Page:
Chicago – a musical synonymous with glitz, glamour and grit. Set in Prohibition-era Chicago, where corruption abounds, the musical is a piece of satire tackling the idea of abuse in the justice system and exploring the issue of idolizing famous felons. Director Jack Sain reinterprets the script to create a phenomenal show that is a swingin’ and singin’ extravaganza fully meriting its sell-out status.
It’s hard to know where to start with a musical in which so much is great. Although at times the live band swells slightly too much and drowns out the singing, it’s not enough to detract from the fact that, the leads all deliver excellent, pitch perfect performances. Classics like ‘The Cell Block Tango’ do not disappoint: the solos are superb and complement one another. Combined with the lighting, you are instantly transported to a fantastic limbo between jail and stage – that’s showbiz, kid.
One of the highlights of the show is Luke Rollason, playing Amos, whose rendition of Mister Cellophane is enough to warrant a scram on the last remaining tickets. His nuanced wavering between fury and polite despair makes Amos, the only honest guy, the true victim of the play, and Rollason fully exploits his character’s tragi-comic status to show the devaluation of truth and genuine emotion. Amos stands in stark contrast to the sleazy Billy Flynn, played by Andy Laithwaite, and the humour generated by such a marked difference is easily on par with that of the 2002 film version.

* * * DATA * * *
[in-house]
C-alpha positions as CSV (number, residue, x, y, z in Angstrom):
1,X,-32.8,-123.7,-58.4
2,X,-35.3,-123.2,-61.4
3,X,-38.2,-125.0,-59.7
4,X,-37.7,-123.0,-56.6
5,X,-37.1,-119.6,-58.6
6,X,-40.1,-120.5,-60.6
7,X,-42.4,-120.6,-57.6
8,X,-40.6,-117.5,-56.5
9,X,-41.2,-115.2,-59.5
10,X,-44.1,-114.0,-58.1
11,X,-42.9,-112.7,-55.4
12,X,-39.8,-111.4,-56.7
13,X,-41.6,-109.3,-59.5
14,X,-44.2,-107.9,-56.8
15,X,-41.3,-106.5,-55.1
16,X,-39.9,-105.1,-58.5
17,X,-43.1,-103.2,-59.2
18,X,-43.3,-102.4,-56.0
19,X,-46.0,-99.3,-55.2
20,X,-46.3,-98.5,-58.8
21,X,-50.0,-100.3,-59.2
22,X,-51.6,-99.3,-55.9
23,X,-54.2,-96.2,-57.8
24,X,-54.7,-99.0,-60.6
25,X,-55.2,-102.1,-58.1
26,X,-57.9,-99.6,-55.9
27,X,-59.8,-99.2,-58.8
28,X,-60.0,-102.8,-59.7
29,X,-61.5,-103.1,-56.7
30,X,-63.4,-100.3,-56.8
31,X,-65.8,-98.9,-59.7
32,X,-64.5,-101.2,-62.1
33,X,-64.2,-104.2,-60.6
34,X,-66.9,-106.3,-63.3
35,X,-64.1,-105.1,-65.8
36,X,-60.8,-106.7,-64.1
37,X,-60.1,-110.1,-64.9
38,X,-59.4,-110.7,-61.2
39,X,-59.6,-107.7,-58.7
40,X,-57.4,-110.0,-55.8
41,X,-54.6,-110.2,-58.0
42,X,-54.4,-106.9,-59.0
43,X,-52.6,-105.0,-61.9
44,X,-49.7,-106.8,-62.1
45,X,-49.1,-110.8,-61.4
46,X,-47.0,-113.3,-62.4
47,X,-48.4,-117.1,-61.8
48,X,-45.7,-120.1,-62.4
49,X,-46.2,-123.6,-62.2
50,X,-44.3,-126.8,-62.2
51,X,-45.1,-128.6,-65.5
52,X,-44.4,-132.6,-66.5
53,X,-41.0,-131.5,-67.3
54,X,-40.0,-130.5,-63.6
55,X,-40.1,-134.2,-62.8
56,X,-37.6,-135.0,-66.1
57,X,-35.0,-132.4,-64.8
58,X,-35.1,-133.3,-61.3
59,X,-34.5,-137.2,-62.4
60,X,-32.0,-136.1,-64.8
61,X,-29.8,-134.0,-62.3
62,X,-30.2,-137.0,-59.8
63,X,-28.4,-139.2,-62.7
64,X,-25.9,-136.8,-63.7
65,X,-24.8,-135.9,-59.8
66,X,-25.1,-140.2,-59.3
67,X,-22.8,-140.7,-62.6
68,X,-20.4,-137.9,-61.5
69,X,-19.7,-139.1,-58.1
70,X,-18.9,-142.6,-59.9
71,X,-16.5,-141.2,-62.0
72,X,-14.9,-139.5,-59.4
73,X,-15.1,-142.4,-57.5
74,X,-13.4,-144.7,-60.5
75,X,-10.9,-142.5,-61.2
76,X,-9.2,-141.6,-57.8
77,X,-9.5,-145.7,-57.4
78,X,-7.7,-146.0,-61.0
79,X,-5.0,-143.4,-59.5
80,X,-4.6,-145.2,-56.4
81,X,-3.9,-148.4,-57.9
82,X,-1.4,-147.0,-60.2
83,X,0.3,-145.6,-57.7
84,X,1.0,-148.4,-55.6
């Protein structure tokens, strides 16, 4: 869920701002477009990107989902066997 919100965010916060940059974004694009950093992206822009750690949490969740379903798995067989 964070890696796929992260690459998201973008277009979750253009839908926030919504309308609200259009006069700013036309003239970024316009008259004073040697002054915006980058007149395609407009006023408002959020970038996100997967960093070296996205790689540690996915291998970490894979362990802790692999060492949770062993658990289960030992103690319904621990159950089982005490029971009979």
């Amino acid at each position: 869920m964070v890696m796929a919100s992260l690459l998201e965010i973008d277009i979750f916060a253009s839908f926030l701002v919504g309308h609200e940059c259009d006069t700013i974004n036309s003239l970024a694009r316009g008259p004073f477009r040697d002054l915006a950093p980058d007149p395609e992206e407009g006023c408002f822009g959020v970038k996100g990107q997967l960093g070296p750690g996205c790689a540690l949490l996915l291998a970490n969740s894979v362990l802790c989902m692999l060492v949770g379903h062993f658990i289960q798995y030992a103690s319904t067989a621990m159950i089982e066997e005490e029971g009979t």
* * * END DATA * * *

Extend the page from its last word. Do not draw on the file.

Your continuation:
It’s not just aurally that the show is excellent, but visually too. The costuming is simply stunning, with a number of nifty changes and sequinned glamour galore that leaves you unable to work out what is ‘real’ and what is ‘showbiz’ – which is, of course, the entire point of the show. The varied dancing shows an enormous repertoire of skills within the cast, and the choreography itself is slick, if sometimes a little shaky at the corners. The show makes excellent use of the space of the O’Reilly, working on several levels; the simple set helps it keep its fast pace, as it effortlessly transforms from prison to court room by dint of a simple furniture shift.
Chicago is a must-see this Michaelmas. It’d be criminal not to go.
Chicago is showing at the Keble O’Reilly until Saturday; tickets are left for Thursday matinée only.